He's made huge strides since getting his first taste of Major League action at age 25 in 2011.

(Photo by Ron Vesely/MLB Photos via Getty Images)

Jake Arrieta, 31, is one of the most beloved players on the resurgent Chicago Cubs.

(Photo by Jon Durr/Getty Images)

He was just 24 and clean-shaven when he debuted with the Orioles back in 2010.

(Photo by Ronald Martinez/Getty Images)

Carlos Beltran, 40, has been one of baseball's most durable sluggers of the last two decades, smacking at least 20 home runs for four different teams.

(Photo by Leslie Plaza Johnson/Icon Sportswire via Getty Images)

He reached the majors at just 21 years old, all the way back in 1998.

(Photo by Rick Stewart via Getty Images)

At 27, Giancarlo Stanton has already hit more than 200 home runs in his career.

(Photo by Mike Zarrilli/Getty Images)

He was already one of the game's most powerful players in 2010, the year he debuted at age 20.

(Photo by Ronald C. Modra/Sports Imagery/Getty Images)

Dallas Keuchel, 29, is known for his burly beard as much as he's known for his wicked slider.

(Photo by Bob Levey/Getty Images)

He looked a bit different when he was called up as a 24-year-old rookie in 2012.

(Photo by Justin K. Aller/Getty Images)

After spending most of his college career as a pitcher, Charlie Blackmon, 31, has blossomed into one of the top outfielders in the National League.

(Photo by G Fiume/Getty Images)

He was still a few years away from developing his trademark look when he came up at age 24 in 2011.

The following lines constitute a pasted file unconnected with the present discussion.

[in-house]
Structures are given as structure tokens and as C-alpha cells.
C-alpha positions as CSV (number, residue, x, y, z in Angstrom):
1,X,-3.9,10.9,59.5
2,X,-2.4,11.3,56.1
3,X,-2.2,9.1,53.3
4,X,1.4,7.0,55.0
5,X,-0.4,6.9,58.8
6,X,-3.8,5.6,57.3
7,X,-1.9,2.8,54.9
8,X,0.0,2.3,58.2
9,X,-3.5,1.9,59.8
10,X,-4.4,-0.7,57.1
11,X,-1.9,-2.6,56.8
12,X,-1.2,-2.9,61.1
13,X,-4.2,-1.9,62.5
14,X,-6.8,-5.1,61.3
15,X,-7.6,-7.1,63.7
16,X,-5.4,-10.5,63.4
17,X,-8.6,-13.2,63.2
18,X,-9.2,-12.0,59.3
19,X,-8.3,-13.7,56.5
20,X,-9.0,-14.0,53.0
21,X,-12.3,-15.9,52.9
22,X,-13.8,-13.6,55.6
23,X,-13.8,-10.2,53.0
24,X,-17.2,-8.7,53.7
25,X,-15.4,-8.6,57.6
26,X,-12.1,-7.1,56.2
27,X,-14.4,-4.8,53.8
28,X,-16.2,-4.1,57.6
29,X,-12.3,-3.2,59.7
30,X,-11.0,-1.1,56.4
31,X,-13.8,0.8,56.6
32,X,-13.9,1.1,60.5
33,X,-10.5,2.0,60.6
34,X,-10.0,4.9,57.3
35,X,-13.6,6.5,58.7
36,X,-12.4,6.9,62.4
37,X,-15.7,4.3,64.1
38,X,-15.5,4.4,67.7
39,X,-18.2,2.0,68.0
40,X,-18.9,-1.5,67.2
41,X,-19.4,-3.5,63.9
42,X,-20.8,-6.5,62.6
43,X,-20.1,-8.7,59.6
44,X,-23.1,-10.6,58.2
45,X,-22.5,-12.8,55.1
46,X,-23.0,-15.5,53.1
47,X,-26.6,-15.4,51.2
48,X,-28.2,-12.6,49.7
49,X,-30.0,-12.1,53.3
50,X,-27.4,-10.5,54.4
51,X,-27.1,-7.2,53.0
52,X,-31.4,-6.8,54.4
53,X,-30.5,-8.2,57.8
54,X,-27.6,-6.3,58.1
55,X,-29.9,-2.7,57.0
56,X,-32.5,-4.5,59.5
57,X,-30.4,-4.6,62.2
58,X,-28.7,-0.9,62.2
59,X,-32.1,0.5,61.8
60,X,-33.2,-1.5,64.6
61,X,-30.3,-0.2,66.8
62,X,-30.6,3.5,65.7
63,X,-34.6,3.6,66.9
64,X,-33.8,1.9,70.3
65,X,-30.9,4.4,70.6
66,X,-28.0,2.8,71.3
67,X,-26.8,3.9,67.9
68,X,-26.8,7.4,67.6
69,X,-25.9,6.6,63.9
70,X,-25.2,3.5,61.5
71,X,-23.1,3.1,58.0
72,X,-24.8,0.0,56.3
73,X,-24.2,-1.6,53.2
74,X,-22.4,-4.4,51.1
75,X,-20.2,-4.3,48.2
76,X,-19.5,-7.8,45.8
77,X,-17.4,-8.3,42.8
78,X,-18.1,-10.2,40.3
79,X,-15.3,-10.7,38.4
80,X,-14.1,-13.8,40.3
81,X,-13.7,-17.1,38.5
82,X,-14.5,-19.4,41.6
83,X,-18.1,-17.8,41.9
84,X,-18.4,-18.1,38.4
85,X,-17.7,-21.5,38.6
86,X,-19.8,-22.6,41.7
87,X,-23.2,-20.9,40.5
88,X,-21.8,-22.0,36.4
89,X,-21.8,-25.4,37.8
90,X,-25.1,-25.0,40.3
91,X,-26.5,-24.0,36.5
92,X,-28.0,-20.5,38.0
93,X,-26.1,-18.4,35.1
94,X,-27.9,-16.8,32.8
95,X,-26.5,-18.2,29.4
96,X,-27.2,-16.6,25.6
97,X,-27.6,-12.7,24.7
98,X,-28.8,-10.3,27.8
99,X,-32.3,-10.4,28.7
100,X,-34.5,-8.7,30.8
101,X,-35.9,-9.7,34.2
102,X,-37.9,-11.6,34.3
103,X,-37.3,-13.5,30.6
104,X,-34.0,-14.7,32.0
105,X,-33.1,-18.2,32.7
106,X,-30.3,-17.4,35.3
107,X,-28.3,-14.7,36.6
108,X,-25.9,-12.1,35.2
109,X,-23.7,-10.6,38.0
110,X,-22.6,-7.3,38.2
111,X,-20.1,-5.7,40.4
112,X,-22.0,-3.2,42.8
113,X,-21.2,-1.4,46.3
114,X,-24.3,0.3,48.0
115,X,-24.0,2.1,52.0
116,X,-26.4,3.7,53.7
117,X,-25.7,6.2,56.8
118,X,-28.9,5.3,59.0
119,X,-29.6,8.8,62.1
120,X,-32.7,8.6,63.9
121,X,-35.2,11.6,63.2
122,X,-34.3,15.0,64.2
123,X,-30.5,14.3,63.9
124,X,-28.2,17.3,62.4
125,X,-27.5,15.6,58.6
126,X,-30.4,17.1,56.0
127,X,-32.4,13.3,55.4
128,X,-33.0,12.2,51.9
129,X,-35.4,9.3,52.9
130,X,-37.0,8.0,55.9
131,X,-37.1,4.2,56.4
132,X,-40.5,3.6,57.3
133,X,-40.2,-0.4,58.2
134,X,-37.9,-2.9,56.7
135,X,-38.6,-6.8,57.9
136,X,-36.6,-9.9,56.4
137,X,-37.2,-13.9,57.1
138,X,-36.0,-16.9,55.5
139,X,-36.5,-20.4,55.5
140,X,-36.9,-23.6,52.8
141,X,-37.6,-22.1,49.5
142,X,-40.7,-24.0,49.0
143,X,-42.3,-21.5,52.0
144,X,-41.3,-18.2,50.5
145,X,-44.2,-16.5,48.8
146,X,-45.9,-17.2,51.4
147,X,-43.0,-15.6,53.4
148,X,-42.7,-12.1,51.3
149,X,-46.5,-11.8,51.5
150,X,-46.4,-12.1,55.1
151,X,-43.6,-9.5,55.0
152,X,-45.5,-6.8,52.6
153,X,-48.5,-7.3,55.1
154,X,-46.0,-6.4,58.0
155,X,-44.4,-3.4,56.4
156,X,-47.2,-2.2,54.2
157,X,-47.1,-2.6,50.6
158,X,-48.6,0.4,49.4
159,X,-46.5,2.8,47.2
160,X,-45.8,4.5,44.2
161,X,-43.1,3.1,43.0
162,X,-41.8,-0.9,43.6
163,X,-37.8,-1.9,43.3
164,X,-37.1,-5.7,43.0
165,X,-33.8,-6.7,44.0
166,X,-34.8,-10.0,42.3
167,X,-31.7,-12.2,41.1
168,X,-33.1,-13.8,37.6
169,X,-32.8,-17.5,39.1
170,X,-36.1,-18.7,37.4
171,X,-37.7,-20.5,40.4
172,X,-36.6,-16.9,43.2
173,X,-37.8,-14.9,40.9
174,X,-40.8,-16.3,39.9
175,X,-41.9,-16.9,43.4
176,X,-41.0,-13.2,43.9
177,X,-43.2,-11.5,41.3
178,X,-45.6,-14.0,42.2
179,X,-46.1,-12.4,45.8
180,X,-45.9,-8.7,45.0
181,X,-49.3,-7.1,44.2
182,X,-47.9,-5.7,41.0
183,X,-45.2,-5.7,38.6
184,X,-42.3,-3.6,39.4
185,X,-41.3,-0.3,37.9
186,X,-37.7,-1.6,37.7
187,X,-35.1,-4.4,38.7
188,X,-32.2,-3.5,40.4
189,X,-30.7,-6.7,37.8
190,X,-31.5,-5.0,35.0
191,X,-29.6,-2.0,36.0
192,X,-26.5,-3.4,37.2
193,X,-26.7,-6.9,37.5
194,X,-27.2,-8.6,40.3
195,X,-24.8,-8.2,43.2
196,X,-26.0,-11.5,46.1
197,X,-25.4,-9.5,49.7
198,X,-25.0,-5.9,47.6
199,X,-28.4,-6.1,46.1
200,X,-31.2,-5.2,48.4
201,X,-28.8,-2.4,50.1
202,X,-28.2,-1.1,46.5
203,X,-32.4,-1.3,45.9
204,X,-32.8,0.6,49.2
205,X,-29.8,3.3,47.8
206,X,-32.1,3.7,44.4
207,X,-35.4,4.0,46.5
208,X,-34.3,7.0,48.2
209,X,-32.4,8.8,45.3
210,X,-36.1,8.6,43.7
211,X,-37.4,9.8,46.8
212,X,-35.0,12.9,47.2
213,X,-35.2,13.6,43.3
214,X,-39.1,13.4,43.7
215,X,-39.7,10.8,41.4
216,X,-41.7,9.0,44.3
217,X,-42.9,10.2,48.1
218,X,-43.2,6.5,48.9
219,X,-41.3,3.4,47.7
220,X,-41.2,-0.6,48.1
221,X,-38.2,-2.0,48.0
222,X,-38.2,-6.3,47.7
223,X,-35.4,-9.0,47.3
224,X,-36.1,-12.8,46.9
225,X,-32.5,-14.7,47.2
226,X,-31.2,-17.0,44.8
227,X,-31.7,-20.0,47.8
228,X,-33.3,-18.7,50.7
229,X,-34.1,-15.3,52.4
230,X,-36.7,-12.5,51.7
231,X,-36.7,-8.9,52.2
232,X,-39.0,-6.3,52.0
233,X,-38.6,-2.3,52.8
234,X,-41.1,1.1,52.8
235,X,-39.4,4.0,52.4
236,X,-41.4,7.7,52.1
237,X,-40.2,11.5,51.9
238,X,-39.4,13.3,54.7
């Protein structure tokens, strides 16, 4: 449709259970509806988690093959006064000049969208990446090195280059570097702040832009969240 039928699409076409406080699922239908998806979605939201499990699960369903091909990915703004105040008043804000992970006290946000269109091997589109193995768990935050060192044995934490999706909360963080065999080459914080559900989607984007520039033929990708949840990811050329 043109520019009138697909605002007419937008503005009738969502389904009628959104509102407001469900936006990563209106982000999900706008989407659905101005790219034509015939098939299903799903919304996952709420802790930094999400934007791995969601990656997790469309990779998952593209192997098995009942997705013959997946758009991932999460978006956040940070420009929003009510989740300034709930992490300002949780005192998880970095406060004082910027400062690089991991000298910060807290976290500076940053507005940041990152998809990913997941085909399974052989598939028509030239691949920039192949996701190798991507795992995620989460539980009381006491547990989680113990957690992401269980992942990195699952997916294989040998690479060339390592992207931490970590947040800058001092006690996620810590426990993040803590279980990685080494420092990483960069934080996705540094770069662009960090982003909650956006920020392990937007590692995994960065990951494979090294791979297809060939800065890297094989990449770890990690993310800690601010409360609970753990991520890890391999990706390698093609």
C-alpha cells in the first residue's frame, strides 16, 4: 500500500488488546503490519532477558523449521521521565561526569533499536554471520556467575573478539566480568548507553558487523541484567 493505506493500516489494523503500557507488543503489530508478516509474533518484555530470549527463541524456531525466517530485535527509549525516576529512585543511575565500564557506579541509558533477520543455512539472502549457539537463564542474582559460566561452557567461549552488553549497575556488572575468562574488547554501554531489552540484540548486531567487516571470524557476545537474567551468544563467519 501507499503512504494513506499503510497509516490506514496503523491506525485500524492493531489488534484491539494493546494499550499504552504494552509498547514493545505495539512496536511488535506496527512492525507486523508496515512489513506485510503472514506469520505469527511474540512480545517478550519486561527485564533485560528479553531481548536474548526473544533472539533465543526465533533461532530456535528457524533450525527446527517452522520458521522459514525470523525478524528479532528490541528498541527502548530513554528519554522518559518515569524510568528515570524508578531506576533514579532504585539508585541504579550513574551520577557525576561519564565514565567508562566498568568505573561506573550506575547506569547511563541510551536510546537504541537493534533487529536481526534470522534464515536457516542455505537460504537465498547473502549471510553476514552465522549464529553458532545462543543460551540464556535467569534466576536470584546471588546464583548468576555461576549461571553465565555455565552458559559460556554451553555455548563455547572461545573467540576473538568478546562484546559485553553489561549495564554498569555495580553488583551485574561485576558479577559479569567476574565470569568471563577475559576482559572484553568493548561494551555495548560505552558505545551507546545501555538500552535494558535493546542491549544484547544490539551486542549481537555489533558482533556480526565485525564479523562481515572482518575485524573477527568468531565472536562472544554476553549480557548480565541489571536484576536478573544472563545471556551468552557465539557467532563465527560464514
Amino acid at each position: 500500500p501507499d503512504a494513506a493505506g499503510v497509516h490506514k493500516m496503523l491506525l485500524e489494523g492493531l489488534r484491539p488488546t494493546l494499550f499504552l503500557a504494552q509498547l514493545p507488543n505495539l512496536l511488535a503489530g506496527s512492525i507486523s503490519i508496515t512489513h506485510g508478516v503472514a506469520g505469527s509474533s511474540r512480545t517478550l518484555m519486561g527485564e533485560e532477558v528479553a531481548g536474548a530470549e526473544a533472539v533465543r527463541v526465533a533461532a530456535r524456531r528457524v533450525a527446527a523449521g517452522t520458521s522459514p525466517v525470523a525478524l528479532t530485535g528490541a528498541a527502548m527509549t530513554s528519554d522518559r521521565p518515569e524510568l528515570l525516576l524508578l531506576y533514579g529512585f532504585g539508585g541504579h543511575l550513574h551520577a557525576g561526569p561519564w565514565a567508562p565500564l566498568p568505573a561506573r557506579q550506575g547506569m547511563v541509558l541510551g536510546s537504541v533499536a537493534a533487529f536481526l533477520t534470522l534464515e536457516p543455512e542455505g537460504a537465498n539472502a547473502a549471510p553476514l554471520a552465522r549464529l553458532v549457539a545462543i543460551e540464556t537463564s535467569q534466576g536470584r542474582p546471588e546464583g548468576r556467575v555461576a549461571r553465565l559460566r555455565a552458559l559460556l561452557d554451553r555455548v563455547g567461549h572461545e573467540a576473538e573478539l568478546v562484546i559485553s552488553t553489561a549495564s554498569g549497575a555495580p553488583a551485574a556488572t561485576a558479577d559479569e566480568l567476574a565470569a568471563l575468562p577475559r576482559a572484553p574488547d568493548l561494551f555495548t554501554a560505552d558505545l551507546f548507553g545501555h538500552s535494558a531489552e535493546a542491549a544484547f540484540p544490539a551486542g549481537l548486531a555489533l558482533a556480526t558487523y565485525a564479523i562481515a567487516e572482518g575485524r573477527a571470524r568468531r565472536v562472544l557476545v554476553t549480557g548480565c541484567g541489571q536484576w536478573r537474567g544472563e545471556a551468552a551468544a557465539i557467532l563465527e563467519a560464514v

(Photo By Karl Gehring/The Denver Post via Getty Images)

Chris Sale, 28, is one of the top strikeout pitchers in Major League history, boasting a 5.07 K/BB rate for his career.

Photo by Maddie Meyer/Getty Images)

He made his debut at 21, spending the 2010 and 2011 seasons as a flame-throwing setup man.

(Photo by Mark Cunningham/MLB Photos via Getty Images)

Daniel Murphy, 32, has hit at least 35 doubles in every season since 2012.

(Photo by Jon Durr/Getty Images)

He didn't have much of a power stroke back in 2008, when he debuted as a New York Met at age 23.

(Photo by G Fiume/Getty Images)

At 33, Zack Greinke appears to be putting together a Cooperstown-quality career.

(Photo by Norm Hall/Getty Images)

He showed plenty of potential as a 20-year-old rookie in 2004, though it would take years to fully realize it.

(Photo by Michael Zagaris/MLB Photos via Getty Images)

Justin Verlander, 34, is a former MVP Award winner and a Detroit icon.

(Photo by Patrick McDermott/Getty Images)